A while ago I was working on the nirvana chapter in Nagarjuna's MMK - I've pasted in a paragraph or two. Not complete, no diacritics etc, but may of help. Just to flag to avoid the inevitable two truths debate, yes
, this is a Tsong Khapian interpretation......
So where does that leave the reality of samsara and nirvana, and the relationship between them?
This is given most succinctly in verses 9 & 10:
That which comes and goes
Is dependent and changing.
That, when it is not dependent and changing,
Is taught to be nirvana.
The teacher has spoken of relinquishing
Becoming and dissolution.
Therefore, it makes sense that
Nirvana is neither existent nor nonexistent.
Verse 9 articulates the reality of nirvana as contextually dependent on ‘that which comes and goes’: nirvana is that which does not come and go. This contextual relationship is precisely the relation which inheres between the two truths – the conventional reality of a given phenomena is its coming and going (its dependent and changing nature) and the ultimate reality is its emptiness. Whilst the emptiness of the phenomena does not come and go – that is why it is the phenomena’s ultimate reality – this emptiness is nonetheless dependent upon their being a conventional phenomena. That is, emptiness is not something unto itself (because it is also empty) - it is a way of apprehending something which conventionally exists. Nagarjuna is thus making the argument that samsara is associated with the dependent and changing nature of conventional reality, and nirvana with the emptiness which characterises ultimate reality – and that both inhere as two epistemic standpoints of the one ontological reality. Relinquishing the reification of conventional reality is what grants nirvana. Nirvana is thus an experience – a particular way of being-in-the-world – which depends upon their being a conventionally existing world.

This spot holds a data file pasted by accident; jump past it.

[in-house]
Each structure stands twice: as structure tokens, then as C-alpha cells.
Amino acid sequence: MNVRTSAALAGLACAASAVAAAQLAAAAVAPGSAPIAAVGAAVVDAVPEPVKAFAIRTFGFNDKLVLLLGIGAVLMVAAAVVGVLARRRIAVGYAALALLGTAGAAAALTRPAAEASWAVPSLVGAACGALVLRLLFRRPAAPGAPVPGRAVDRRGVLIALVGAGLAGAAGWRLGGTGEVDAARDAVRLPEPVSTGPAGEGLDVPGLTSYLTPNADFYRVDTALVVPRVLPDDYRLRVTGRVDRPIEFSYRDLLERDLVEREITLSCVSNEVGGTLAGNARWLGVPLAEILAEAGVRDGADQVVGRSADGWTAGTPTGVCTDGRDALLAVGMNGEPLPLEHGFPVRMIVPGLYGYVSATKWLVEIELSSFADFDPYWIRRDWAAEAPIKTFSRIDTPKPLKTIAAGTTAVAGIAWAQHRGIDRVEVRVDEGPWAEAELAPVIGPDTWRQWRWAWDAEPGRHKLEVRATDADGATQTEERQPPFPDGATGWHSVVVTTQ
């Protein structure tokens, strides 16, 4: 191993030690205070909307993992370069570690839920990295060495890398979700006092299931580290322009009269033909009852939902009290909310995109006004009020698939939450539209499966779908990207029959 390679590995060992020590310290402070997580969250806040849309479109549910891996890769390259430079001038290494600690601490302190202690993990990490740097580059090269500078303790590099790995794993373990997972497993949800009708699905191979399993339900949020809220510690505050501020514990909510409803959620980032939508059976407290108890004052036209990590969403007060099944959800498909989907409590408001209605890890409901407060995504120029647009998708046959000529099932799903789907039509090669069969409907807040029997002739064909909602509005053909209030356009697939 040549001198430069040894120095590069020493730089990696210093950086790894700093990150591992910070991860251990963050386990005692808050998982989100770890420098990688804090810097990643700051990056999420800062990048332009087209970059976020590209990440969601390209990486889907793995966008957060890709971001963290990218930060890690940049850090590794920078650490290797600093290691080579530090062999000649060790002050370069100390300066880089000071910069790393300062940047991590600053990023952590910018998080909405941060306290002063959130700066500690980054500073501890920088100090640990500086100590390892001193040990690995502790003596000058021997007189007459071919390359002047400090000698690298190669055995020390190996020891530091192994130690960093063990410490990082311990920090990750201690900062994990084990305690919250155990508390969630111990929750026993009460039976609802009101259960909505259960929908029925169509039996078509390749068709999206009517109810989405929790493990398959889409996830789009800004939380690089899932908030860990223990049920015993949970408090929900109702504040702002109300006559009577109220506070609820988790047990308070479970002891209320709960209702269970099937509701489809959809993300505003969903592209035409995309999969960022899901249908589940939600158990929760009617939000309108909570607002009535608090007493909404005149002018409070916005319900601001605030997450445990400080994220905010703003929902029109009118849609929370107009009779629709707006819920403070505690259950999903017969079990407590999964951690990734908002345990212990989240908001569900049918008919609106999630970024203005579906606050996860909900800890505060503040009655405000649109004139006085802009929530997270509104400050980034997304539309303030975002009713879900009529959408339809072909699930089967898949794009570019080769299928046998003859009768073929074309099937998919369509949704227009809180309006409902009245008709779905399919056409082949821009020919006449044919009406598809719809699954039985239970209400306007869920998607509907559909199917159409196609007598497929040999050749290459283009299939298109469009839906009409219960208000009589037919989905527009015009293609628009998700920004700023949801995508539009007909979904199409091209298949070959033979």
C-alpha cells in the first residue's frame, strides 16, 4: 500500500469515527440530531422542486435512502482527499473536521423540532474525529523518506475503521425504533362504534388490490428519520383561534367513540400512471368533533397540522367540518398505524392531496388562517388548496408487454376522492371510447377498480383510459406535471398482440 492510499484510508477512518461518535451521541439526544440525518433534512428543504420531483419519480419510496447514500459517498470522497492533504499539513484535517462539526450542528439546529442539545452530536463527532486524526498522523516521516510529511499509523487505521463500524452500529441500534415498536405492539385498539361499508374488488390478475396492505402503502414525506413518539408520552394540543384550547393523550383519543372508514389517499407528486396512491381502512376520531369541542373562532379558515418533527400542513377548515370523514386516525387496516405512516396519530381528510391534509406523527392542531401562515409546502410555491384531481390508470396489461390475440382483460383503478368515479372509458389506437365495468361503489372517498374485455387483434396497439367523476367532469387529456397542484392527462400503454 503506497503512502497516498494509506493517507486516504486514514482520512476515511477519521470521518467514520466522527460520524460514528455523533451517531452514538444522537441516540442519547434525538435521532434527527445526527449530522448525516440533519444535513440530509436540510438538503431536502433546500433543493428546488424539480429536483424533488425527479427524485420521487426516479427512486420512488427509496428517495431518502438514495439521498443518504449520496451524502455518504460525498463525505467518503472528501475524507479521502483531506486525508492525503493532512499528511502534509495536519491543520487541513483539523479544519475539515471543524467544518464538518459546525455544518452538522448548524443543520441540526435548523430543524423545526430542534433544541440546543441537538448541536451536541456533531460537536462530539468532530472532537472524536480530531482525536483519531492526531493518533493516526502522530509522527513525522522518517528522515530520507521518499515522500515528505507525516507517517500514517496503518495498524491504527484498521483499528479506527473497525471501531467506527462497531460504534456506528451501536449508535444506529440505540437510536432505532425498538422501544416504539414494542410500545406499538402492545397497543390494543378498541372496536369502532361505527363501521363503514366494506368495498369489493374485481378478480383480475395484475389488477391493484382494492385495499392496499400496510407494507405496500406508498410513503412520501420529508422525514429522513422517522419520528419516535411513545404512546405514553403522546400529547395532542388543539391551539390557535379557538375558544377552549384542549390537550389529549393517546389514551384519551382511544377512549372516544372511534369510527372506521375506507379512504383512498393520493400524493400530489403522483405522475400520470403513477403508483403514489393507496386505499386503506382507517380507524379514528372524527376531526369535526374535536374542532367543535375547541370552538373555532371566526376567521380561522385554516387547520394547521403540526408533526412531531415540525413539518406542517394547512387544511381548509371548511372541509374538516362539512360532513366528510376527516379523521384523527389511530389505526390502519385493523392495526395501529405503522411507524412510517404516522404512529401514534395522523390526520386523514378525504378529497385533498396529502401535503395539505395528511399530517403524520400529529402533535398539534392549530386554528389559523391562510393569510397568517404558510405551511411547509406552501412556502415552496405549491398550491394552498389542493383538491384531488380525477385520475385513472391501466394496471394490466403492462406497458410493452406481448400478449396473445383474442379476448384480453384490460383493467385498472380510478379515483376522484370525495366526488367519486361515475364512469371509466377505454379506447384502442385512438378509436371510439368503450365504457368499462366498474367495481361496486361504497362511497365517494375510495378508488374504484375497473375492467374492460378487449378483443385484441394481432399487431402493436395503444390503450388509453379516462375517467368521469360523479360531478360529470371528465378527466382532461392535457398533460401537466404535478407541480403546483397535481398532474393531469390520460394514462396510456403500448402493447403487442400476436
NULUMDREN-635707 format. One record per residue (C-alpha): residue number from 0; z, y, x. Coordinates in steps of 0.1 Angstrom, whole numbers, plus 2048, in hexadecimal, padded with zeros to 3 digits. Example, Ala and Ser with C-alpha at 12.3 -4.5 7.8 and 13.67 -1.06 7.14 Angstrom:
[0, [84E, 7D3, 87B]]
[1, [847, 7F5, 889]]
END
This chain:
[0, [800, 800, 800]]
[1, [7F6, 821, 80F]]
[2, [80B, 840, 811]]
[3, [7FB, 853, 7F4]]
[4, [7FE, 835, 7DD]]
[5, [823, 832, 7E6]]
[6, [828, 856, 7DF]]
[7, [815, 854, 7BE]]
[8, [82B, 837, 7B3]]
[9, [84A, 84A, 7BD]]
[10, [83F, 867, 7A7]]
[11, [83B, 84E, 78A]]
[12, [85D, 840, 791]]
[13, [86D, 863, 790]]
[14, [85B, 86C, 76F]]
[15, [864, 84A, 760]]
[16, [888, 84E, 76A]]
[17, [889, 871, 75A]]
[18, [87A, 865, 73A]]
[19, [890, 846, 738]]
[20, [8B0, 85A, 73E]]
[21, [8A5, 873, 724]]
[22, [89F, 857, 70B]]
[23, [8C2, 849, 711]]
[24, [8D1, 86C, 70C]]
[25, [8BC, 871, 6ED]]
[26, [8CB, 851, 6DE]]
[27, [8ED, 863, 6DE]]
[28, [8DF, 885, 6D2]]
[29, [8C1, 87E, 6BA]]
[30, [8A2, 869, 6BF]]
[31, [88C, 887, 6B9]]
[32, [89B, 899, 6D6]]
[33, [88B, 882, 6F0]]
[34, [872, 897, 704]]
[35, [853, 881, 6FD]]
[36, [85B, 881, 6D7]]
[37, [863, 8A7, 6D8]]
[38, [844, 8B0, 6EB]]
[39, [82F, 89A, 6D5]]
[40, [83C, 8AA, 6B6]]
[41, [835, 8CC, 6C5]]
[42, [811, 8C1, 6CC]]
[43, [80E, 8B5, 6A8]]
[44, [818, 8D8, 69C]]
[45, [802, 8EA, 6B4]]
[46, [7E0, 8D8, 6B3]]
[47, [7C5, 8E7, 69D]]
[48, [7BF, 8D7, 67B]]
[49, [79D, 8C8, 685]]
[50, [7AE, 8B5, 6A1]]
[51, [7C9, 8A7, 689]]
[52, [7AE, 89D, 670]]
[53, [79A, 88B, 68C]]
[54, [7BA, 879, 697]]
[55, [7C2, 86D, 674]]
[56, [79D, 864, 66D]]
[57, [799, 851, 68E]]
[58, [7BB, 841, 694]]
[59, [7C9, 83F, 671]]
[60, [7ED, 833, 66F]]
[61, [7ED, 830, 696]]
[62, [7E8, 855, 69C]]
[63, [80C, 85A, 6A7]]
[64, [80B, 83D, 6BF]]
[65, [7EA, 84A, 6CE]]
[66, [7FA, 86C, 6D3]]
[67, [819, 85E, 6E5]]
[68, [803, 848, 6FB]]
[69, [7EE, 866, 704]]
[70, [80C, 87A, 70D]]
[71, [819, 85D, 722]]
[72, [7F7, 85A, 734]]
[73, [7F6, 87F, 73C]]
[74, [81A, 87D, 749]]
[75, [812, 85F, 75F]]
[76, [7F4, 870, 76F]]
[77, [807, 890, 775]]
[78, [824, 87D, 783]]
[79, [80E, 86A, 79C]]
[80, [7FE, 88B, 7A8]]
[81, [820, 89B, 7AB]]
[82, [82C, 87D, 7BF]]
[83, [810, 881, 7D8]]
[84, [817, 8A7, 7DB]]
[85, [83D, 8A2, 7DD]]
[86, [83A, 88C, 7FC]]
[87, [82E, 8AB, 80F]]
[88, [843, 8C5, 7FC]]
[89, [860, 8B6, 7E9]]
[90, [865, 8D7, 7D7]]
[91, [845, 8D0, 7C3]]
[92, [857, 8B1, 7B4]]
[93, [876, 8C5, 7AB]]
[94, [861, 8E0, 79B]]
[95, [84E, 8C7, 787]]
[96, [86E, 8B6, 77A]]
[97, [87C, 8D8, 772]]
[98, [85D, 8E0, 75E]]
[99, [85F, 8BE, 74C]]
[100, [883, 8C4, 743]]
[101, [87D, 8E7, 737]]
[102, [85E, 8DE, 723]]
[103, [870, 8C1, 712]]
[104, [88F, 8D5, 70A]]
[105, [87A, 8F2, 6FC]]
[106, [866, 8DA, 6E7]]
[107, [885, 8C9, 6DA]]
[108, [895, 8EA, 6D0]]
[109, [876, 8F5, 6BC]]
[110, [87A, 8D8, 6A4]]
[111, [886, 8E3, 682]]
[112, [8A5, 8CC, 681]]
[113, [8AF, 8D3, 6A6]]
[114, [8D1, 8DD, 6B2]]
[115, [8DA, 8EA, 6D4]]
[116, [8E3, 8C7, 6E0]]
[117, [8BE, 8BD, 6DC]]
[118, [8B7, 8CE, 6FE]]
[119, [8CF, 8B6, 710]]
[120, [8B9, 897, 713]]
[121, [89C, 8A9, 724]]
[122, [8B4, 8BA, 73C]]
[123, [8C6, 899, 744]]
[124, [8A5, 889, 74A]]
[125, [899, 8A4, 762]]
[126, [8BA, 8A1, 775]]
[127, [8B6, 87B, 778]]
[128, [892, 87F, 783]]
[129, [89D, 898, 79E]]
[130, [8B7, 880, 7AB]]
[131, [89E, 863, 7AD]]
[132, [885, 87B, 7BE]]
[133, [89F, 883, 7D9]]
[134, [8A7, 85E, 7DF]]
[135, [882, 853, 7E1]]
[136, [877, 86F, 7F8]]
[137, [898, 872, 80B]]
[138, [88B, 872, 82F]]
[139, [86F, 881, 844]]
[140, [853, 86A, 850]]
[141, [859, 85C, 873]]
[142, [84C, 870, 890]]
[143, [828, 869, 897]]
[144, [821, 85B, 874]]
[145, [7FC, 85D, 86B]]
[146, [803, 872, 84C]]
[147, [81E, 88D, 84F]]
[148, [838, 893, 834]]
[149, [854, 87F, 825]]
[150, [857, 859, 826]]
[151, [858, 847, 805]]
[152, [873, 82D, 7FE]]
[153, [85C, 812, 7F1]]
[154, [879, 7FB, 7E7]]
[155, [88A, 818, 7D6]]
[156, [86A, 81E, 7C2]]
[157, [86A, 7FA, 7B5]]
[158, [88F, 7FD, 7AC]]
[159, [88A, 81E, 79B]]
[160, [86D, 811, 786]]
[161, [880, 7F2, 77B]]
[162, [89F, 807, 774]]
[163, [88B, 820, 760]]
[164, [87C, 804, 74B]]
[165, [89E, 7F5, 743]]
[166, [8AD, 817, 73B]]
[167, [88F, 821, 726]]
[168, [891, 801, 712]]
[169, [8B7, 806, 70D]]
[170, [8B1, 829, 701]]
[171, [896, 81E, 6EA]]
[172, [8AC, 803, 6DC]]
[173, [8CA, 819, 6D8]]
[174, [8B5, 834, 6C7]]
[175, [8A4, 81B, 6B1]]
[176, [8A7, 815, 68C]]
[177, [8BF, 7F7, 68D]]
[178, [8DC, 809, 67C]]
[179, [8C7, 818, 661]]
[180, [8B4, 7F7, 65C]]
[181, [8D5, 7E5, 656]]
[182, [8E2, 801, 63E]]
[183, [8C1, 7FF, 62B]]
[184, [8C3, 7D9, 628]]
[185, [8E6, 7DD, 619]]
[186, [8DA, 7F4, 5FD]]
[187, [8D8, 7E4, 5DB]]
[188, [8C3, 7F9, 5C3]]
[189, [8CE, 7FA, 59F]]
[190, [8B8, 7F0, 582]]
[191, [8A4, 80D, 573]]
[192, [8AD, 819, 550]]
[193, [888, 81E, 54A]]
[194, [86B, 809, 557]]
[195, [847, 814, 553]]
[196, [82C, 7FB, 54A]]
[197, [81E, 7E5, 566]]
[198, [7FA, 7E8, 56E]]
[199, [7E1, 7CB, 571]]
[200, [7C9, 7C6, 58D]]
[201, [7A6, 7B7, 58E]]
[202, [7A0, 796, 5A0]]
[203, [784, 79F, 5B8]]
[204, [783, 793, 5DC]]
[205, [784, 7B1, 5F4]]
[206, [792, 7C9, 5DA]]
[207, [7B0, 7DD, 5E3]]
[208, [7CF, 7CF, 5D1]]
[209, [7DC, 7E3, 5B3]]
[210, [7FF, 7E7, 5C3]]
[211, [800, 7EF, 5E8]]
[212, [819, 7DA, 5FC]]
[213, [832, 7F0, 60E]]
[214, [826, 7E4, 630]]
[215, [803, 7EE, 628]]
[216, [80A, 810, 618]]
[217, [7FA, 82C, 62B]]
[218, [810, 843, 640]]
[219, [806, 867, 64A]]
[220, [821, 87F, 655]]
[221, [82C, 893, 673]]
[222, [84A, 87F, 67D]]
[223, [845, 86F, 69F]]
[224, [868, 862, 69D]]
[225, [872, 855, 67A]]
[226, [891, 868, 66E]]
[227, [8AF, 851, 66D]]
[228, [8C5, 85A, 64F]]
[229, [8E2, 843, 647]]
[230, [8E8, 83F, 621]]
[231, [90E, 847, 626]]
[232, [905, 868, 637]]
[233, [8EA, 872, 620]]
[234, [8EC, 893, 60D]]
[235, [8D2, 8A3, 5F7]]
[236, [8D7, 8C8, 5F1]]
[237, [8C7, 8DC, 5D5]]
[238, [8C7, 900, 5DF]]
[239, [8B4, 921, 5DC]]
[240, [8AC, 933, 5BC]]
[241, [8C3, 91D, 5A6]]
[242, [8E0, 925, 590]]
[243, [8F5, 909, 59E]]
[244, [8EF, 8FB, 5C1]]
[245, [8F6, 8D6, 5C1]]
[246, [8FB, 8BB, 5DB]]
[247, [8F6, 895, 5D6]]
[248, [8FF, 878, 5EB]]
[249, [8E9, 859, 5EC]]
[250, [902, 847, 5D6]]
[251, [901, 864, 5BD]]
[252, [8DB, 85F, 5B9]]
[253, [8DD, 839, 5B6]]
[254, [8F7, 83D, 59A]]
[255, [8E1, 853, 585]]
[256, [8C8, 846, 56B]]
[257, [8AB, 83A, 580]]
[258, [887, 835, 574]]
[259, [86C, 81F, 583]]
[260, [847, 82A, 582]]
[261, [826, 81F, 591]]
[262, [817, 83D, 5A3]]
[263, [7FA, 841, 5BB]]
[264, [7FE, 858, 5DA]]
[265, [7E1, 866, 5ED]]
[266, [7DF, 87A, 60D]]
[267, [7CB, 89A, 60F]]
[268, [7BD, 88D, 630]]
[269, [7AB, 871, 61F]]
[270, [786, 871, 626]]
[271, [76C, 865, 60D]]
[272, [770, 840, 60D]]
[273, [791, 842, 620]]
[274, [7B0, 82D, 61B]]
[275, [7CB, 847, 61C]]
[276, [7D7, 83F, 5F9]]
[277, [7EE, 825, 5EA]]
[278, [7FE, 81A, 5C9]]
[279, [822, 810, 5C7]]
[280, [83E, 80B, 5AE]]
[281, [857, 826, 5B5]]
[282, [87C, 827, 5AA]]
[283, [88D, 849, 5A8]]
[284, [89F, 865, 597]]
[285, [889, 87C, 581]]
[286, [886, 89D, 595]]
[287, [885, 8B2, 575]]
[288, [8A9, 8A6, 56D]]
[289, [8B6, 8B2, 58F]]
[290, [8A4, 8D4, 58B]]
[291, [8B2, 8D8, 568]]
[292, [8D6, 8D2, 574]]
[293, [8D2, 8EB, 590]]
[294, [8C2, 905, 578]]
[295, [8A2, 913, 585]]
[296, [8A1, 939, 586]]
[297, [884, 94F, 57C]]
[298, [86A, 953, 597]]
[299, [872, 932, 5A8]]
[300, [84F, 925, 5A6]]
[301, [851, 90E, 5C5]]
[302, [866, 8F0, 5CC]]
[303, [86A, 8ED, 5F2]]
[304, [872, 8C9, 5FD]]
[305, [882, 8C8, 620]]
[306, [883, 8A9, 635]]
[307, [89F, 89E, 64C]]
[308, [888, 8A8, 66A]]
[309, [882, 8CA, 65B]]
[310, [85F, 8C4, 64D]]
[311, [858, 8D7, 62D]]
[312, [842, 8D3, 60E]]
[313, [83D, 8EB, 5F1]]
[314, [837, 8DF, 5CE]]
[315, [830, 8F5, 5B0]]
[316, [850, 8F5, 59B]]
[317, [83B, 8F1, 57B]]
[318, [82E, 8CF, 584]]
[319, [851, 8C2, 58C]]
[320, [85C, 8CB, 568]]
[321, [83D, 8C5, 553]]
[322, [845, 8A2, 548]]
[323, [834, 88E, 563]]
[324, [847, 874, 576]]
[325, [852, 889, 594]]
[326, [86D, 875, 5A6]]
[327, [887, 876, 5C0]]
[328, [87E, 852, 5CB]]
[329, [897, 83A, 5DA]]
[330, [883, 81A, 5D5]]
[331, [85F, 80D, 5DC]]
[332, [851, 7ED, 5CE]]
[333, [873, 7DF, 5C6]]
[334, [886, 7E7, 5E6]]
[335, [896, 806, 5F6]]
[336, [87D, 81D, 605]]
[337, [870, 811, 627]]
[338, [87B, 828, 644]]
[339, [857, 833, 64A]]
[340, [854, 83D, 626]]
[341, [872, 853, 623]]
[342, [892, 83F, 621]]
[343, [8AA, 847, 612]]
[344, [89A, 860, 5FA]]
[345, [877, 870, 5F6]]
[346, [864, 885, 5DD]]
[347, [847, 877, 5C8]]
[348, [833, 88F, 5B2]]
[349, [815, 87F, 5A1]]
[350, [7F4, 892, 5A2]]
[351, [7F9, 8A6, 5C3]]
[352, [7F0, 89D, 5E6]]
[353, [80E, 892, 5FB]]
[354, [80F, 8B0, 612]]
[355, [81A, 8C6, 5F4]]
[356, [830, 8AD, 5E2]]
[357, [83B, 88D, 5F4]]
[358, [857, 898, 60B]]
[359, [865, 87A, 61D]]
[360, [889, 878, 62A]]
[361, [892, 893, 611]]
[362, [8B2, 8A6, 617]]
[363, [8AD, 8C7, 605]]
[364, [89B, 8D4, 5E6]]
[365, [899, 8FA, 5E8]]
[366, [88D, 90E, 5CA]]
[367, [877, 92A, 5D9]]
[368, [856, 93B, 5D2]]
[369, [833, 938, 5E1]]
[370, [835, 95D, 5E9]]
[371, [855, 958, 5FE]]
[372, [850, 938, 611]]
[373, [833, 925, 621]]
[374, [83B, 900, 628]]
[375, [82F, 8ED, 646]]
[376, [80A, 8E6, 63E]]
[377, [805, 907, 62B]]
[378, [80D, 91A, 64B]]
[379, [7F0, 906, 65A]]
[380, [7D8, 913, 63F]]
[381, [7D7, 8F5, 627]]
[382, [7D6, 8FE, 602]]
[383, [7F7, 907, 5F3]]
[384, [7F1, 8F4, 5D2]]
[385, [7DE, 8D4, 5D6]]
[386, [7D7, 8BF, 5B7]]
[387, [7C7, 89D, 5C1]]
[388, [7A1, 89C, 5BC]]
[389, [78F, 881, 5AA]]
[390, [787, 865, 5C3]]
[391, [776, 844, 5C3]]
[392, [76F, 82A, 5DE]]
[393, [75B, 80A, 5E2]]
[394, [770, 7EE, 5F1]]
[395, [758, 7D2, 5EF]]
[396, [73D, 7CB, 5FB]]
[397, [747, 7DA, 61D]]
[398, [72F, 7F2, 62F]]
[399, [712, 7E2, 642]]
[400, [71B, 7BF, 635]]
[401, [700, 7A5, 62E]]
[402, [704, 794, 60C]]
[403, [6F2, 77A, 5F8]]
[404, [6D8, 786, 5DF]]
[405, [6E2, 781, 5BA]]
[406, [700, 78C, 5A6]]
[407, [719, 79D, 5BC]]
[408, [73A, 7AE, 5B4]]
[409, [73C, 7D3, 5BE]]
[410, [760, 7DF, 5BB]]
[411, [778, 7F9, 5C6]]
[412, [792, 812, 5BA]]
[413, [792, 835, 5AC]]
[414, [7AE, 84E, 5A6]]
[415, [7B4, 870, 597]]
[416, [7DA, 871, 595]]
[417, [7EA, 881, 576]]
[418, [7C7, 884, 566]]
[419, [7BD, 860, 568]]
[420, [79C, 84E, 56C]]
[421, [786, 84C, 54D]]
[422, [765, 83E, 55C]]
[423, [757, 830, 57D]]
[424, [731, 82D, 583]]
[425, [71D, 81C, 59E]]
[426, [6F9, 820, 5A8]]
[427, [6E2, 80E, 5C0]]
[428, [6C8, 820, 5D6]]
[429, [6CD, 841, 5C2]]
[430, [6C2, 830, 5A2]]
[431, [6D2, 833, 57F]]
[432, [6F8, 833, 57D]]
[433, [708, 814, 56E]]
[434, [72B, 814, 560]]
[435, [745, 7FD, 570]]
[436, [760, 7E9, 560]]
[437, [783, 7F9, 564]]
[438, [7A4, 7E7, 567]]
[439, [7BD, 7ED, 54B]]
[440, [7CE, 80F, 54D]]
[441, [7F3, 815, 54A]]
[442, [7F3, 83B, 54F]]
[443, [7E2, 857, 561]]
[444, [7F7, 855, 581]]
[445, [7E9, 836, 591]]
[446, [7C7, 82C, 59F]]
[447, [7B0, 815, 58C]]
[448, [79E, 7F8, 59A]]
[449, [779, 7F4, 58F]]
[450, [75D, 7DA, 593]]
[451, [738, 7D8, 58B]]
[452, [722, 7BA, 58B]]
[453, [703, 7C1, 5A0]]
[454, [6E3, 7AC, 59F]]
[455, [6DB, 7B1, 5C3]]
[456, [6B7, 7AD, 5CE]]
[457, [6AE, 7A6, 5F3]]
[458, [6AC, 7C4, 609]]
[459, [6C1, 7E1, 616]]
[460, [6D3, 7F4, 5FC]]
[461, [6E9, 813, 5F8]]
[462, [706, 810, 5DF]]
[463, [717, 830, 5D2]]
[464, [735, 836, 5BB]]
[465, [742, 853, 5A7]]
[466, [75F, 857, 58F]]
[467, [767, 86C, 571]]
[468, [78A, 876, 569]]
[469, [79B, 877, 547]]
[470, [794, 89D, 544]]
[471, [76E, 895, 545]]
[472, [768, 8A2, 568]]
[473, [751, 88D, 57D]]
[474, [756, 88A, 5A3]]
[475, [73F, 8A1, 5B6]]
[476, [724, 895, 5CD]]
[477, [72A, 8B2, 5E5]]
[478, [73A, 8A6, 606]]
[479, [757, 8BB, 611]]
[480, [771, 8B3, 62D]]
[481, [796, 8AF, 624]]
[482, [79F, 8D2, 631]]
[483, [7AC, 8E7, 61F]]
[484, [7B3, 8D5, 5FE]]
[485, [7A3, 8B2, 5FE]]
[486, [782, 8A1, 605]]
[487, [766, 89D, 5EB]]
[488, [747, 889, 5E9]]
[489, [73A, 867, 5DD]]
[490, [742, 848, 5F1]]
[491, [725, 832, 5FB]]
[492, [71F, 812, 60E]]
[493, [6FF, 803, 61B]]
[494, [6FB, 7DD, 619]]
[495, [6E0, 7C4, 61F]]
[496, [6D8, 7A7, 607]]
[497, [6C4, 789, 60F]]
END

The implication is that the distinction between samsara and nirvana is not an ontological one – they cannot be distinct ontological realities (for example, of the material-immaterial kind I referred to earlier). They are rather two distinct but interrelated epistemic or phenomenological standpoints of the one ontological reality. In this respect, nirvana is simply the correct apprehension of the emptiness of phenomena, and samsara is simply the reification of phenomena to be intrinsically existent. In A4 I made the argument that samvrti-satya has two senses – one a strongly reificationist sense where intrinsic existence is wrongly attributed to dependently existing entities, and the other a conventionally true sense where entities are seen as mutually dependent and contingent. With respect to the question of samsara, the distinction is still important, but both are clearly perspectives of samsara: Nagarjuna clearly asserts that so long as an entity is seen as a conventional entity (i.e. even in its dependent co-arising) it cannot be the perspective of nirvana. The experience of nirvana entails the experience or apprehension of the emptiness of the phenomena, not the phenomena as it conventionally exists.